WASHINGTON, June 14 -- They had valid American passports. They had paid for their tickets. So the State Department wants to know why dozens of Americans were turned away at airports around the United States this week when they tried to fly to Iceland.
The department said today that it was asking Iceland's government for an explanation of why it had ordered the state airline, Icelandair, to refuse passage to American citizens who appeared on a list of [practitioners] of the Falun Gong spiritual movement.
The government of Iceland has an explanation, though it seems a little embarrassed to offer it.
Although Iceland takes pride in free-speech traditions that date from 930, the government does not want protests to interfere with the visit this week of the Chinese president, Jiang Zemin, Iceland's ambassador to Washington said. [...] Mr. Jiang is scheduled to remain in Iceland through Sunday.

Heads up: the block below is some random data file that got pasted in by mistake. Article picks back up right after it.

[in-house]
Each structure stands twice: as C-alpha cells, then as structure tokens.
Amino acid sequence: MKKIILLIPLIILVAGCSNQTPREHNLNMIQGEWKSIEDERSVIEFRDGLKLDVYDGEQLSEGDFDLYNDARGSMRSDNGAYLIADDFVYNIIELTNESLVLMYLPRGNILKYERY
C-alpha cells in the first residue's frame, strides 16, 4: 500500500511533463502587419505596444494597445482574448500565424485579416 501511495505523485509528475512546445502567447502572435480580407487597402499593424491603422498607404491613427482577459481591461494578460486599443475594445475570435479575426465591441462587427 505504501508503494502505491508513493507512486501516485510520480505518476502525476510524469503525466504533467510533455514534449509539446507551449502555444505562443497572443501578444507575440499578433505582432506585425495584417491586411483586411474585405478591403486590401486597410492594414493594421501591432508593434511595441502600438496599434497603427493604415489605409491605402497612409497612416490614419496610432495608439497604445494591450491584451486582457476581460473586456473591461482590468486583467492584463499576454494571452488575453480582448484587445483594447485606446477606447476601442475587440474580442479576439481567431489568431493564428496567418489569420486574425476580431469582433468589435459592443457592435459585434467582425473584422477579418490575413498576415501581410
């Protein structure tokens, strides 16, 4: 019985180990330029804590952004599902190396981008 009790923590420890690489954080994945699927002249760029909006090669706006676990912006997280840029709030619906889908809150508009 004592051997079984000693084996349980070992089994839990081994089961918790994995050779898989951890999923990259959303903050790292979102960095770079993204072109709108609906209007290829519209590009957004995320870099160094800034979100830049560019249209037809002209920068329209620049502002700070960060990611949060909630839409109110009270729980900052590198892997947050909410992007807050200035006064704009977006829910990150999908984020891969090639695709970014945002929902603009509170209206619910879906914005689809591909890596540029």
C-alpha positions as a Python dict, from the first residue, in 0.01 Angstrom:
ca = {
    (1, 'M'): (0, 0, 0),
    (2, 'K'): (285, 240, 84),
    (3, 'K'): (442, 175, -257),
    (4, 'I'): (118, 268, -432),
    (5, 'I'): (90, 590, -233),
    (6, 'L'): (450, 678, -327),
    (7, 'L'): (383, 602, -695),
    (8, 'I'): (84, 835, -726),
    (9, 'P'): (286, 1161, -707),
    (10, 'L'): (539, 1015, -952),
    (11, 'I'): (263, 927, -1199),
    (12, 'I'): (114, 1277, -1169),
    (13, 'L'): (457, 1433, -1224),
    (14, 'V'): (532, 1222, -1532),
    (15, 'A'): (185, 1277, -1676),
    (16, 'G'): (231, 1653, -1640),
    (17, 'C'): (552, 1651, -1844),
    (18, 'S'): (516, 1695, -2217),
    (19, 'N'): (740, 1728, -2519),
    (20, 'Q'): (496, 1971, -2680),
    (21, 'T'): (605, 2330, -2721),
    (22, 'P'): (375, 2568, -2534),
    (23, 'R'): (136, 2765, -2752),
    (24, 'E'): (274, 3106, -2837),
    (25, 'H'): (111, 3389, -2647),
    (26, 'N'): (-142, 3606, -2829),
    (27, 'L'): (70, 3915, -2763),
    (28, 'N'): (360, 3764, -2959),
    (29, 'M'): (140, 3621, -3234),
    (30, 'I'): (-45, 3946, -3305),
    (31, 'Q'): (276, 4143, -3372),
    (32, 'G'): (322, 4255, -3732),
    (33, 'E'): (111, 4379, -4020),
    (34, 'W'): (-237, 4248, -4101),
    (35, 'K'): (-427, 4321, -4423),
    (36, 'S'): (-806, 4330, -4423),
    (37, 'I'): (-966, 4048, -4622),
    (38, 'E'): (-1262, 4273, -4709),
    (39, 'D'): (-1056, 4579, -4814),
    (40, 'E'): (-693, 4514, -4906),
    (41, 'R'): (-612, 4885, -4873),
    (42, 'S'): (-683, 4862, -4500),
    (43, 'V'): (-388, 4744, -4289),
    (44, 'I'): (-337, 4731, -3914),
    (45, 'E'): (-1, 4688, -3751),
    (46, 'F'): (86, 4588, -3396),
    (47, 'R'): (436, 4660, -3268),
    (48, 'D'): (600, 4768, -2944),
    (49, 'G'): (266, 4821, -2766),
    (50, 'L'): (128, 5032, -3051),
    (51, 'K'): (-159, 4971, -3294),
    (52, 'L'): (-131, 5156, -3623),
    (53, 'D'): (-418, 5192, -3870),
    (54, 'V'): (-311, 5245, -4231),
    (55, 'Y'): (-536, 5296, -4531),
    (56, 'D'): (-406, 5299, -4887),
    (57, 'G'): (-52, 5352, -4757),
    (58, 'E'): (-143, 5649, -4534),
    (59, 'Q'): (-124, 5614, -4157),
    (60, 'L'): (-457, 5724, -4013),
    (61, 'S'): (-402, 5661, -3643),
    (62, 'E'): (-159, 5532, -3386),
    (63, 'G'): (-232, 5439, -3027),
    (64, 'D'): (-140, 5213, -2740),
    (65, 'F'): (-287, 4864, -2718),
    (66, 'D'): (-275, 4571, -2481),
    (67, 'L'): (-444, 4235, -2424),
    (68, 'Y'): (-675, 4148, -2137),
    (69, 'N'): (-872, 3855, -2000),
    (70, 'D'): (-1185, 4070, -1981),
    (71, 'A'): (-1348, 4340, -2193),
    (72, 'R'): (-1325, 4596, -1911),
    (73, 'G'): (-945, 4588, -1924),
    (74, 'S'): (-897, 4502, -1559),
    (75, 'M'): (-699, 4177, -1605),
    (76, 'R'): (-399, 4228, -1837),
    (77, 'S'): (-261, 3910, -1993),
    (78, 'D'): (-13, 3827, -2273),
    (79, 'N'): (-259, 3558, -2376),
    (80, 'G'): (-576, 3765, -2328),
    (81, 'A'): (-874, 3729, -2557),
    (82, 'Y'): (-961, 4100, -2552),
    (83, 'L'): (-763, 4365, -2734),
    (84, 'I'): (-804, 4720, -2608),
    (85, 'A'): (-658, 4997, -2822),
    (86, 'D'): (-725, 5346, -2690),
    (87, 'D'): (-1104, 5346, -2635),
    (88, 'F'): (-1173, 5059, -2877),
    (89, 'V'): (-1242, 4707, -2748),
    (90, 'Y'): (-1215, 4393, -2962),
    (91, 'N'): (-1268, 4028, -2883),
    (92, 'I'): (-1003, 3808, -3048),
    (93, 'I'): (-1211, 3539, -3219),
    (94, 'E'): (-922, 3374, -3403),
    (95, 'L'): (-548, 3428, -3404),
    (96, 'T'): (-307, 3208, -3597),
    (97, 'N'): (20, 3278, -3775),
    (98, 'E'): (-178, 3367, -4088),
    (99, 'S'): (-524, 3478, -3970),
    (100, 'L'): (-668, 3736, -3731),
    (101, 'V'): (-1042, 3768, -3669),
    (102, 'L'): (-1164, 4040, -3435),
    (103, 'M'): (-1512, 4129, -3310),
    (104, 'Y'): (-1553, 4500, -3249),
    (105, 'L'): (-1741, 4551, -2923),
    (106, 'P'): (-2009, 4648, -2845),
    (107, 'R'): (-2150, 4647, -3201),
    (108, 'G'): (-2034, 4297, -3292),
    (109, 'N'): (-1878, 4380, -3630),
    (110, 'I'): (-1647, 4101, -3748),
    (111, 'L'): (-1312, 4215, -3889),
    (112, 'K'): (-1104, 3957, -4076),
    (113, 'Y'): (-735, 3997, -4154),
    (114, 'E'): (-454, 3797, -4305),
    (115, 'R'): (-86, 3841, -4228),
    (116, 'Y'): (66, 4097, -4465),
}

The ambassador, Jon Baldvin Hannibalsson, said in a telephone interview that his government worried that the nation's police force, which is unarmed and totals only a few hundred people, "might easily be outnumbered" by Falun Gong protesters. Iceland has no military.
As a result, Icelandair has provided a list of reputed Falun Gong [practitioners] to its check-in desks at airports in the four American cities it serves. Mr. Hannibalsson said the list had been obtained through other European police agencies, not through the Chinese government.
Falun Gong [...] was wildly popular in China until it was banned in 1999.
A spokesman for the movement in Washington, Joe Yin, said that nearly 100 Falun Gong [practitioners] had been turned away by Icelandair, which provides the only flights between this country and Iceland.
Mr. Yin said: "I don't have any negative feelings for Iceland. I just feel sad that they bend to the pressure from the Chinese government."
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